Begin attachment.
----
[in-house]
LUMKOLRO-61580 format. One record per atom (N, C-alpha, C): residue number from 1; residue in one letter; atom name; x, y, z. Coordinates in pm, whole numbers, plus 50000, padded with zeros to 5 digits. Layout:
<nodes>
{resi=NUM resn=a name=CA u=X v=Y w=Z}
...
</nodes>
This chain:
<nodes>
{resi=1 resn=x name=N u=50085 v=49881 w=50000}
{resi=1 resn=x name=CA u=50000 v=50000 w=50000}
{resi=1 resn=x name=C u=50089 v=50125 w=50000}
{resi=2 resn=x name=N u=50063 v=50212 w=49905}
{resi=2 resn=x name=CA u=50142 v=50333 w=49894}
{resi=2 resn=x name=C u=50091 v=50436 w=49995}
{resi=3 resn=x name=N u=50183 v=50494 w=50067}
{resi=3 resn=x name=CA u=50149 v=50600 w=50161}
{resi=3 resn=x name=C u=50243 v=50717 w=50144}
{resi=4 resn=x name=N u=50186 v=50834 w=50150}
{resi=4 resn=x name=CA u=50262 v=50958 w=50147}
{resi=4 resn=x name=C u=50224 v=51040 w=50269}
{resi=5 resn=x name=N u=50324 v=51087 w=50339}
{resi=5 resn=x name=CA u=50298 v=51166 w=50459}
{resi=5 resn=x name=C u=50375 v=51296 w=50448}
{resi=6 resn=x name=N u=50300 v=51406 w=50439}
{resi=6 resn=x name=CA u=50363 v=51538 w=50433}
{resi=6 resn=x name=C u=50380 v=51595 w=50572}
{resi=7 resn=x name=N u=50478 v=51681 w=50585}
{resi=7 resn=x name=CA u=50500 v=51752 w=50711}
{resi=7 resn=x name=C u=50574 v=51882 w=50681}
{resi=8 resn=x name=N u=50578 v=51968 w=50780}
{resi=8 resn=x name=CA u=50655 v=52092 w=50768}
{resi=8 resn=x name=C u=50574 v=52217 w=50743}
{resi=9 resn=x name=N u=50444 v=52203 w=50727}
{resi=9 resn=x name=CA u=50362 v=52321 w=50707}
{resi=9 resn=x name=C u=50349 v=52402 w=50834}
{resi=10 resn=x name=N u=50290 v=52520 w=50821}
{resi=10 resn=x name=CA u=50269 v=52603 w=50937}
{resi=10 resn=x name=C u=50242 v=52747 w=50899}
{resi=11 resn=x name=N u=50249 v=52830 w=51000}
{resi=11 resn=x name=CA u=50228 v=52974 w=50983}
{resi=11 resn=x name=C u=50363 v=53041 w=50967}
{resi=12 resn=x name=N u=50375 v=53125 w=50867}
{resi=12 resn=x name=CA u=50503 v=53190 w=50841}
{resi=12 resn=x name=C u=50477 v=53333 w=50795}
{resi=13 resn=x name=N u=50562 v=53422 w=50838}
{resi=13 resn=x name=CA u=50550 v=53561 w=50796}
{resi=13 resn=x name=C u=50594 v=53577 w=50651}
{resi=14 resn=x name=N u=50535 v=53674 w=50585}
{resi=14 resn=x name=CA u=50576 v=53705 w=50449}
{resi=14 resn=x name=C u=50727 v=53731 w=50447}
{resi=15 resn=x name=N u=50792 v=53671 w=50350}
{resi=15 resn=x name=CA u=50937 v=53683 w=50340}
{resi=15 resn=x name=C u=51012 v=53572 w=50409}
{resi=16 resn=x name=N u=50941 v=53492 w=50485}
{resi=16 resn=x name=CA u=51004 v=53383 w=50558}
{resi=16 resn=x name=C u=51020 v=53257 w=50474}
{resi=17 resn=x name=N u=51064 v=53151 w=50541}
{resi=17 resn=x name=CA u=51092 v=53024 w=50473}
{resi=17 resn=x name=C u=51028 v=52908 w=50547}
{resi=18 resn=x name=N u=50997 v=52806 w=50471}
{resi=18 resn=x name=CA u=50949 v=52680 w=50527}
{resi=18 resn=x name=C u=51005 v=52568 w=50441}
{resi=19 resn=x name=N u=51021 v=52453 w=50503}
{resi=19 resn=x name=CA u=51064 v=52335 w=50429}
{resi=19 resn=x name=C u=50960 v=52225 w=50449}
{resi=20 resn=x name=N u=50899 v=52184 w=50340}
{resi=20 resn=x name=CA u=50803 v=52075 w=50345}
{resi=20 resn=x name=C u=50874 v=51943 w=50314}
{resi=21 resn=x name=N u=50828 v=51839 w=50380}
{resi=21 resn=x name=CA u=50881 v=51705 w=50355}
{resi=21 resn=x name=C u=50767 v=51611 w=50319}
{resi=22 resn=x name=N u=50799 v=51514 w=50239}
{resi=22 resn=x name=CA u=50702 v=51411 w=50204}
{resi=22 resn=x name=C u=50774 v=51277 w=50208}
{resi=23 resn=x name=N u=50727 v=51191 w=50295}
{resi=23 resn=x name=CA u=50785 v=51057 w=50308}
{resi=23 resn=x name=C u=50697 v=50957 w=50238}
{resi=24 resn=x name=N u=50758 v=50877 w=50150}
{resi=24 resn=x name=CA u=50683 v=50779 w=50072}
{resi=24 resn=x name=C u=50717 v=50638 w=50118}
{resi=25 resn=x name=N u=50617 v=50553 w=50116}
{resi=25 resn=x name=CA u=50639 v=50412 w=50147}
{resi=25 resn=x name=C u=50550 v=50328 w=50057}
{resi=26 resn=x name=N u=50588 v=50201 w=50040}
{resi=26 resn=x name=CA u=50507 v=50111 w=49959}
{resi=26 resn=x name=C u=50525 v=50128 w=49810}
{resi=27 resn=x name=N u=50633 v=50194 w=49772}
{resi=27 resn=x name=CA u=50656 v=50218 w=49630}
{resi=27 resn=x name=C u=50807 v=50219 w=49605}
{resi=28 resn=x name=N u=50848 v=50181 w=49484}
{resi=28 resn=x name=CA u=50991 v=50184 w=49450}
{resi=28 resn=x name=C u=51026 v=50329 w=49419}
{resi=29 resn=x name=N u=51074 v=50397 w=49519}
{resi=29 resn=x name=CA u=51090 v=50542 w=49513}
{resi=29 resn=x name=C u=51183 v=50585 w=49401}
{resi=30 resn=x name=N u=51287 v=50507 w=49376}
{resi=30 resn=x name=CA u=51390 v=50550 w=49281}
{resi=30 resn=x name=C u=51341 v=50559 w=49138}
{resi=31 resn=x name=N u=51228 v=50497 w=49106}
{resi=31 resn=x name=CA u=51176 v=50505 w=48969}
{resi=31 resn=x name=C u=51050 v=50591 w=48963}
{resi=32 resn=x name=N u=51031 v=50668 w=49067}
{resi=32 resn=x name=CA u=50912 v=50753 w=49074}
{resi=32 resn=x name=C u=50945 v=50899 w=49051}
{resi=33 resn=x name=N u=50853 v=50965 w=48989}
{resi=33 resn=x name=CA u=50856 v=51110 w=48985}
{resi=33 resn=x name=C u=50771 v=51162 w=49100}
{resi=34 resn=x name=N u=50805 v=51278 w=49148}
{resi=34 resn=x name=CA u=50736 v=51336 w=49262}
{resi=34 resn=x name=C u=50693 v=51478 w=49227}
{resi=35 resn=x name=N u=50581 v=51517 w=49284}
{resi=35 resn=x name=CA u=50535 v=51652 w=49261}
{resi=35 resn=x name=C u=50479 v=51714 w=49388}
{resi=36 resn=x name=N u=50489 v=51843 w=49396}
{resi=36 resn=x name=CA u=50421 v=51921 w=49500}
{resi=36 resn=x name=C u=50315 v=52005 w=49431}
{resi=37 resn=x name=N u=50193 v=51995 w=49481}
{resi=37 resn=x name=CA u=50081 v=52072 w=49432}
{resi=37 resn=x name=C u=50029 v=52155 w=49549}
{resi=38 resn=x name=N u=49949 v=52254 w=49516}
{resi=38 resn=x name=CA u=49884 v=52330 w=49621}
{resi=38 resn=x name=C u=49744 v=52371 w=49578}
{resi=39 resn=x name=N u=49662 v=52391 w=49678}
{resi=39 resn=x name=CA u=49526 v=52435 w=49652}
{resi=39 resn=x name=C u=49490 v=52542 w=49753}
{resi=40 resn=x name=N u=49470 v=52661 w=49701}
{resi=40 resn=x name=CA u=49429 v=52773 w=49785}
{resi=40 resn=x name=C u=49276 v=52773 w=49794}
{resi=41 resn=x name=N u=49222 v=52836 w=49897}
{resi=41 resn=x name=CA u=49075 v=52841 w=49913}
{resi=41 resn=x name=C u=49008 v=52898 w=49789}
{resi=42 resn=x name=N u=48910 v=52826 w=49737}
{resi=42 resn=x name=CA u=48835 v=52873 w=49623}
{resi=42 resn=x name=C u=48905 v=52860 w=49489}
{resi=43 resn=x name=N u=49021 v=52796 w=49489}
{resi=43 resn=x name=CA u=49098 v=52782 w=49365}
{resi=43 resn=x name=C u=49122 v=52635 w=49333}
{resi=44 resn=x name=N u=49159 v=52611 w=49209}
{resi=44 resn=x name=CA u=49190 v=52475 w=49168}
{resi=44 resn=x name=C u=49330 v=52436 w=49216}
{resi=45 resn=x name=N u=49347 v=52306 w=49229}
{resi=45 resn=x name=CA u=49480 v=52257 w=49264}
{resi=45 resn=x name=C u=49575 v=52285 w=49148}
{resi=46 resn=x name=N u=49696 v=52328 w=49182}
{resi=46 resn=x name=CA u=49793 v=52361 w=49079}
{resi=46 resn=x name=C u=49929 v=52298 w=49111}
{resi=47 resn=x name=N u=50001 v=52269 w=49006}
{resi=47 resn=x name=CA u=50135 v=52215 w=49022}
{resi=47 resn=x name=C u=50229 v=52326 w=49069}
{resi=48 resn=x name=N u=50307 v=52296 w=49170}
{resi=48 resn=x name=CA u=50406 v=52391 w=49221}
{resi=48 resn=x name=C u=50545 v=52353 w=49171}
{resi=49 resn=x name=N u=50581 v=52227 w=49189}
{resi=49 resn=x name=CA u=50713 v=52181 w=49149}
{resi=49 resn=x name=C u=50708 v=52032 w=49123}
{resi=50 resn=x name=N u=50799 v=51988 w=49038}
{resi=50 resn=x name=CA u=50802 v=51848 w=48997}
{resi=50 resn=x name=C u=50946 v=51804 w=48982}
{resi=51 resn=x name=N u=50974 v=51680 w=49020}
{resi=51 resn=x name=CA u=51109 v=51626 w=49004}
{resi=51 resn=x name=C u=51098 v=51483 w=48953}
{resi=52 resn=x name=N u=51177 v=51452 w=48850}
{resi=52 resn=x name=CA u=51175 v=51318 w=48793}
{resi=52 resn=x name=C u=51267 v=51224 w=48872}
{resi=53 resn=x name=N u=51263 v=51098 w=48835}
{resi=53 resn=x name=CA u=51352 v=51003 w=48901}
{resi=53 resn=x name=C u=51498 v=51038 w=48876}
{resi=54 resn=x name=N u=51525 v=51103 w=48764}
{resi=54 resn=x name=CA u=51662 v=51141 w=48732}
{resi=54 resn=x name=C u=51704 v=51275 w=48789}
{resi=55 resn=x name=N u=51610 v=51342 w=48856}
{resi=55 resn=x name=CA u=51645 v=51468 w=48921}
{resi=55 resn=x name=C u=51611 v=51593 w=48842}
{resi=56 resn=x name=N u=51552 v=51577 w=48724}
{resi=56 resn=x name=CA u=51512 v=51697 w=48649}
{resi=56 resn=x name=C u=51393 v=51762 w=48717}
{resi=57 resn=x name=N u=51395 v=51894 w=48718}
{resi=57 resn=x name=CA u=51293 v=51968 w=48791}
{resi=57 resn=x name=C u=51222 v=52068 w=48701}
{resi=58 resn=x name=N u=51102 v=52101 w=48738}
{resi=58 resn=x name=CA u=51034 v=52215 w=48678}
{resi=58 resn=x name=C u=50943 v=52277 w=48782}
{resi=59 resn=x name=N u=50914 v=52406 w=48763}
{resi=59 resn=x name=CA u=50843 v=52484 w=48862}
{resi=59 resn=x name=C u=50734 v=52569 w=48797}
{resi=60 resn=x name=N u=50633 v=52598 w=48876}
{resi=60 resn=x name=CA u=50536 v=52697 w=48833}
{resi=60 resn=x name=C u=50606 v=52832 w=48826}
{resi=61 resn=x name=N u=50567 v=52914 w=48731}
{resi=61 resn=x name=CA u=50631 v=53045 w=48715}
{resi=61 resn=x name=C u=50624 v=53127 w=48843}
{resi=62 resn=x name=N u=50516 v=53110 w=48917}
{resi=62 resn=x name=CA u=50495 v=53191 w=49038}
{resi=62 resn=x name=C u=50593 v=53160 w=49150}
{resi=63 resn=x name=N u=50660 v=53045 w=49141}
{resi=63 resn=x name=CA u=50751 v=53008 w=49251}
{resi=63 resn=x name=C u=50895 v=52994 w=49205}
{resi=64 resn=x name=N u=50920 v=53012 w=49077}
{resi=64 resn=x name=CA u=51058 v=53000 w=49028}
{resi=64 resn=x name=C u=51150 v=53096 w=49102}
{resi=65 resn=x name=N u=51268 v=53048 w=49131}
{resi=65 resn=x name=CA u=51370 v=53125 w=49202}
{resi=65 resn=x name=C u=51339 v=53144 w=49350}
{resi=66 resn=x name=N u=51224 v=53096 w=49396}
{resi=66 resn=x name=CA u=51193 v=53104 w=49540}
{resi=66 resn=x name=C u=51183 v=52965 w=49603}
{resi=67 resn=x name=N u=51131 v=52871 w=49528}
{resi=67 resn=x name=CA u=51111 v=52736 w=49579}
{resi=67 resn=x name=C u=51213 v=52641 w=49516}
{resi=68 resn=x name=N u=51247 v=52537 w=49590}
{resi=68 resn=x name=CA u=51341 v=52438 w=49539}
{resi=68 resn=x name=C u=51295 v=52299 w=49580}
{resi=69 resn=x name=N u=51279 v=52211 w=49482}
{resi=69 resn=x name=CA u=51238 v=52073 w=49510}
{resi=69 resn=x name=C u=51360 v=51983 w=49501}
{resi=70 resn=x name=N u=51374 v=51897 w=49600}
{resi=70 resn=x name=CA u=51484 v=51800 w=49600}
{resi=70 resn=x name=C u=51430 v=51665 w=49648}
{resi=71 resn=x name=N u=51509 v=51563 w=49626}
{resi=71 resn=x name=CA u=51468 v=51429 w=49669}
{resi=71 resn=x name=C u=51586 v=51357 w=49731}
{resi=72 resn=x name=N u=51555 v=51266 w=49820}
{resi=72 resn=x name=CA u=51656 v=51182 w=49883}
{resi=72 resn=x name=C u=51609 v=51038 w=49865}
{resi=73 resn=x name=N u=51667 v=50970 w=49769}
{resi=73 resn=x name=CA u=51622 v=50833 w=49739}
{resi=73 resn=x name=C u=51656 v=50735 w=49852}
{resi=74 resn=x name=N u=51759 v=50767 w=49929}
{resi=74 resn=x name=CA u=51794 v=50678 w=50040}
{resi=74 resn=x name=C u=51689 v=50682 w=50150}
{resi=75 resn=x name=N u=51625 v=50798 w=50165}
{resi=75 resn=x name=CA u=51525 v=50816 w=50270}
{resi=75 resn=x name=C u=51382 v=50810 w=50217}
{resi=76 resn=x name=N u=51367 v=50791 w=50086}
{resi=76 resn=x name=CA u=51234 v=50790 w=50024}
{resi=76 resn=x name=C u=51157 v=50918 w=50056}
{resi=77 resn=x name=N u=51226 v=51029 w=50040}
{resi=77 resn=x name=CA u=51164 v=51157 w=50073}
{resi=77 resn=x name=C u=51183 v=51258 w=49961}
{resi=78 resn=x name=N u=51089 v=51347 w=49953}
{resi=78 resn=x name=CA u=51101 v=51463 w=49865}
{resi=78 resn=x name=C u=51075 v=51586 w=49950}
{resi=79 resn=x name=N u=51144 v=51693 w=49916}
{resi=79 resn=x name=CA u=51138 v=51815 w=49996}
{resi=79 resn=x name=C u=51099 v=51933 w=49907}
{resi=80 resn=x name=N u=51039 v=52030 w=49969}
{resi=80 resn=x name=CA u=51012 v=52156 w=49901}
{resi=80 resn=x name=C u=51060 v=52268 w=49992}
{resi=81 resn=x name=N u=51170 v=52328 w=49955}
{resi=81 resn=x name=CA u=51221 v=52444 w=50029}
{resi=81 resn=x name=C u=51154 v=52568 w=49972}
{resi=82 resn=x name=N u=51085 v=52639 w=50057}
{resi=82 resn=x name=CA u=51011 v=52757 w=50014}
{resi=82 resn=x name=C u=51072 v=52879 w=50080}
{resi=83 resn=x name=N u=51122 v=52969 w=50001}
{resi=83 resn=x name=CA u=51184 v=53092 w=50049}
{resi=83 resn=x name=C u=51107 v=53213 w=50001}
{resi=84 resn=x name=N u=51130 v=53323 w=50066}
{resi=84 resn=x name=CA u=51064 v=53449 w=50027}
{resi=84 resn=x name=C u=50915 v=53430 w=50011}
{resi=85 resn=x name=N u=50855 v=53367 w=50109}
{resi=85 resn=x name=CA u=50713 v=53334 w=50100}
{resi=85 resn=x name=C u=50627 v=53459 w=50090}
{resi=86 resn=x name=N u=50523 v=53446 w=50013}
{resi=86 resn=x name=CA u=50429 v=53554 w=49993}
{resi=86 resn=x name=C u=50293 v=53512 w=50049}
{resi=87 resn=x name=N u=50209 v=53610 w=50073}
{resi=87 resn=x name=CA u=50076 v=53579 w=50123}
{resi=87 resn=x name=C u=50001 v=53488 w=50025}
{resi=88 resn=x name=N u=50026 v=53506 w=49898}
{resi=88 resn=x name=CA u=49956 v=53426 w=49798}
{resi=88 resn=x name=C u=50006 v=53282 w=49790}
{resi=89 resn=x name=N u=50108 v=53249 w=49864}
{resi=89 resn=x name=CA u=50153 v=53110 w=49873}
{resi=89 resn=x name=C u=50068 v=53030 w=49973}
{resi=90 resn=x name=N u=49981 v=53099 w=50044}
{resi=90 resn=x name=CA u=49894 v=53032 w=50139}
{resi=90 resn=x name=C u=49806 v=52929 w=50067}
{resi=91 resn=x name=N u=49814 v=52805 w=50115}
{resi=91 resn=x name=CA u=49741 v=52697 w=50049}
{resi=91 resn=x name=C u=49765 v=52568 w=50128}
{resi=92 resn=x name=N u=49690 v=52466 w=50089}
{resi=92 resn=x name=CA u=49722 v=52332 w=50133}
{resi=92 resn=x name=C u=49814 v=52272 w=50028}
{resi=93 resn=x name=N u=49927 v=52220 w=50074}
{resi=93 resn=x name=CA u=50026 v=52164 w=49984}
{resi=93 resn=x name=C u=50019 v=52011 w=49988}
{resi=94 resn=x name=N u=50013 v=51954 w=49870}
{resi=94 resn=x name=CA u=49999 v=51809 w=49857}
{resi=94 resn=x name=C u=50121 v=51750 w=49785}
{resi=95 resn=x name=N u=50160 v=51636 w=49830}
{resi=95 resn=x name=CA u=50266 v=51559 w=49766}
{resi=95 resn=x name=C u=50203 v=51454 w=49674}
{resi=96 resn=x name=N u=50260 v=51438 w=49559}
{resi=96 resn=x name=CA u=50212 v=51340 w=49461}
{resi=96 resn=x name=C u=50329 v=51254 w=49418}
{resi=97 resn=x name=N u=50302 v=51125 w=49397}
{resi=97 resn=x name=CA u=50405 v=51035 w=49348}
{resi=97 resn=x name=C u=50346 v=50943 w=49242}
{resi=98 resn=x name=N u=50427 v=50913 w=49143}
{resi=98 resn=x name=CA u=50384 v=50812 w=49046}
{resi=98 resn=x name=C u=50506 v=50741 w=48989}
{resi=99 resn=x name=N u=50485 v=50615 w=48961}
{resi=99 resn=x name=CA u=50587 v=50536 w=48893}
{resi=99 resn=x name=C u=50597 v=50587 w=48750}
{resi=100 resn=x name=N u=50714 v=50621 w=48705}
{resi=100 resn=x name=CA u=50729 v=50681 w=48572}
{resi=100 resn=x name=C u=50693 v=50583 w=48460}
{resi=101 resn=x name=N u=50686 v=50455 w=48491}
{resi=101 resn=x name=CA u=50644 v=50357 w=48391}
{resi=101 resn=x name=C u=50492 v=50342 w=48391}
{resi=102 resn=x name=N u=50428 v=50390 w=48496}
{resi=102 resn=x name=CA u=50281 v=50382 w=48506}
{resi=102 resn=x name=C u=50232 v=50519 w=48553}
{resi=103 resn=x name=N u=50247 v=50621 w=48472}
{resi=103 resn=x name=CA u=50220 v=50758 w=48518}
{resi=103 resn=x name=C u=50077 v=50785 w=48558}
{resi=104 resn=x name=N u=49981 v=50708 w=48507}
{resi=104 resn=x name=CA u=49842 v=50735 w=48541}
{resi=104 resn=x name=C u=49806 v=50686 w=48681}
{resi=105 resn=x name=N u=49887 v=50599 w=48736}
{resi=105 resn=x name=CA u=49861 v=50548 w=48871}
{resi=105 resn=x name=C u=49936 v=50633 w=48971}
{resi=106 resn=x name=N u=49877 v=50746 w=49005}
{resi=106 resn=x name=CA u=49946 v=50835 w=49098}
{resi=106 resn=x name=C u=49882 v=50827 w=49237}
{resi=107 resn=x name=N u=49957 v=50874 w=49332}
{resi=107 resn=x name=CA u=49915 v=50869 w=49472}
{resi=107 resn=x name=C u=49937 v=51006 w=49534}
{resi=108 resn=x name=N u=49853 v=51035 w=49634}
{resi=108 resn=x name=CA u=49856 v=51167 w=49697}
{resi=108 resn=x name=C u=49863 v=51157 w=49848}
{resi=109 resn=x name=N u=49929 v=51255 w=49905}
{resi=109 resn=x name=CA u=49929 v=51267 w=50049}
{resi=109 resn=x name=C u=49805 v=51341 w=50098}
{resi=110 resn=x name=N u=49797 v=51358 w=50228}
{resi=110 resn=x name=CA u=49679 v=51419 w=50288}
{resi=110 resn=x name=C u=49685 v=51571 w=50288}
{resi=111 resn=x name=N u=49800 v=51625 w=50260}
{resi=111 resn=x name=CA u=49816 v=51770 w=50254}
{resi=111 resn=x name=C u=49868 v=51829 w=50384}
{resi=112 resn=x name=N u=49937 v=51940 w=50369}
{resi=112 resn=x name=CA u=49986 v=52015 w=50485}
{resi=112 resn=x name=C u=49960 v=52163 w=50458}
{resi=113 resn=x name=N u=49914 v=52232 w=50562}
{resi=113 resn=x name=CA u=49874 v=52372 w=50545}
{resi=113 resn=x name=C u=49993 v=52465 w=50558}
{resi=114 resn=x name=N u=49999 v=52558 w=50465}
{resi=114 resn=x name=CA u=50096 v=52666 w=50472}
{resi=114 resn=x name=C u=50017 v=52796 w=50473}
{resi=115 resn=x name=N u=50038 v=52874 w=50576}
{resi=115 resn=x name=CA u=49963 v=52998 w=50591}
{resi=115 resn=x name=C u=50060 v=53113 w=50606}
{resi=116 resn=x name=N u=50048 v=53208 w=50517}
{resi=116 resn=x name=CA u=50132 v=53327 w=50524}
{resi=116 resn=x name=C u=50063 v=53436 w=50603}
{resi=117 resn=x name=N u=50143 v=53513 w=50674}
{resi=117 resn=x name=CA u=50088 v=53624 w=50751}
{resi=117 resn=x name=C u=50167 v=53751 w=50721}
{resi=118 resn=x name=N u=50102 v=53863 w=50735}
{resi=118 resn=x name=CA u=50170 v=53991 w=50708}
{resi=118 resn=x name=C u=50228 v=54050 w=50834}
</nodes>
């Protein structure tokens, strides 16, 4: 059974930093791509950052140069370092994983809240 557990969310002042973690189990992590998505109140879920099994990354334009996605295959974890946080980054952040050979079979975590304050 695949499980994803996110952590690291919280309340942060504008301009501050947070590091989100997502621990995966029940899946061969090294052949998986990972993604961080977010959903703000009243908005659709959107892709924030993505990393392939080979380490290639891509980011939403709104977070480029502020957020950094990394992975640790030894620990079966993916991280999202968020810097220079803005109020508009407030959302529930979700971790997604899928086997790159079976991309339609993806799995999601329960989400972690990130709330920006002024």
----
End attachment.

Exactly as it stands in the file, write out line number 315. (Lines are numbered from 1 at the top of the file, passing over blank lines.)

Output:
{resi=103 resn=x name=N u=50247 v=50621 w=48472}